Henceforth I call you not servants; for the servant knoweth not what his lord doeth: but I have called you friends; for all things that I have heard of my Father I have made known unto you. (John 15:15)
Some things in Scripture are harder to understand and believe than others. Christ, the sovereign Creator of all things, the offended Judge who declared the penalty for sin to be death, the One who willingly died to pay that penalty and redeem us from bondage to sin, now calls us His friends. Certainly we would like to consider Him our friend; but are we really His friends? If He were telling someone about His friends, would He include us? Somehow this seems too much—too good to be true; but He insists it is.
Actually, Christ said, “Ye have not chosen me, but I have chosen you” (John 15:16). We are His friends by conscious choice on His part, even though He knows more about our inward nature than we will admit to ourselves. He has demonstrated His friendship by the greatest act of love imaginable, when He voluntarily died to save us from our sins. “Greater love hath no man than this, that a man lay down his life for his friends” (v. 13). Furthermore, for His friends He promises, “Whatsoever ye shall ask of the Father in my name, he may give it you” (v. 16).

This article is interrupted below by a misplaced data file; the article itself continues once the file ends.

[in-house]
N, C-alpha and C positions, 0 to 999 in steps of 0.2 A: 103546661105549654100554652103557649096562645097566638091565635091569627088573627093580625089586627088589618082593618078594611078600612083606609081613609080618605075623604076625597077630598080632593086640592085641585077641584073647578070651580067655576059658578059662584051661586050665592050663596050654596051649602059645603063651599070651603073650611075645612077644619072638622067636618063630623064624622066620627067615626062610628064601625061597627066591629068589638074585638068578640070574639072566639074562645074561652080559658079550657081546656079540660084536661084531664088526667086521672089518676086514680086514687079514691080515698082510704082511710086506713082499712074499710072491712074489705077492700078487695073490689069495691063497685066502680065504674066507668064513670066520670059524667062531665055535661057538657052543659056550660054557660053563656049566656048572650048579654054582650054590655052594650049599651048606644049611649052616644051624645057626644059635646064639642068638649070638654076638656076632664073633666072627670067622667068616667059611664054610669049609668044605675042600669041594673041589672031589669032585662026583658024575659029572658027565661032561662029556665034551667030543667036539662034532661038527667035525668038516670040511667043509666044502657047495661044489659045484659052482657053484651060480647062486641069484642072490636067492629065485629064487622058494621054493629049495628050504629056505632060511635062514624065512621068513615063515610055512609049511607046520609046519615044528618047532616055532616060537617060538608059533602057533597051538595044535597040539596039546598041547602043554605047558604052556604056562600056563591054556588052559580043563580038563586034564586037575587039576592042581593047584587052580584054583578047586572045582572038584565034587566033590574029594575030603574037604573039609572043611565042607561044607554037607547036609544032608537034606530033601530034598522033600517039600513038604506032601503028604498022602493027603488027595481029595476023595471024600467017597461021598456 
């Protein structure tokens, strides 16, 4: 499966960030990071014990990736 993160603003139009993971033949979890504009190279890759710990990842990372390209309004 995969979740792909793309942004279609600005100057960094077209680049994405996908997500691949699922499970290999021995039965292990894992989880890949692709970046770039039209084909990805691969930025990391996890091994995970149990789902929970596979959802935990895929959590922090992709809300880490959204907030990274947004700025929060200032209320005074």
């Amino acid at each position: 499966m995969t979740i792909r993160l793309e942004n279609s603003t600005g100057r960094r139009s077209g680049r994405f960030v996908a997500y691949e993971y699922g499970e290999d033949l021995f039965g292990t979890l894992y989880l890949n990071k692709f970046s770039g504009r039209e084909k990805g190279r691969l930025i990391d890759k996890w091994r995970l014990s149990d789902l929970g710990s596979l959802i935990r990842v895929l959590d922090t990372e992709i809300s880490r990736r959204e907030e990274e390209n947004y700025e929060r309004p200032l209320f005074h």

His love for us surpasses human love. “As the Father hath loved me, so have I loved you: continue ye in my love” (v. 9) “that your joy might be full” (v. 11). He has “ordained” us as friends so that we “should go and bring forth fruit, and that [our] fruit should remain” (v. 16). What joy!
There should be a response on our part to His friendship. Almost as a self-evident fact, He states, “Ye are my friends, if you do whatsoever I command you” (v. 14), among other things, “that ye love one another” (v. 17). How can we do less? JDM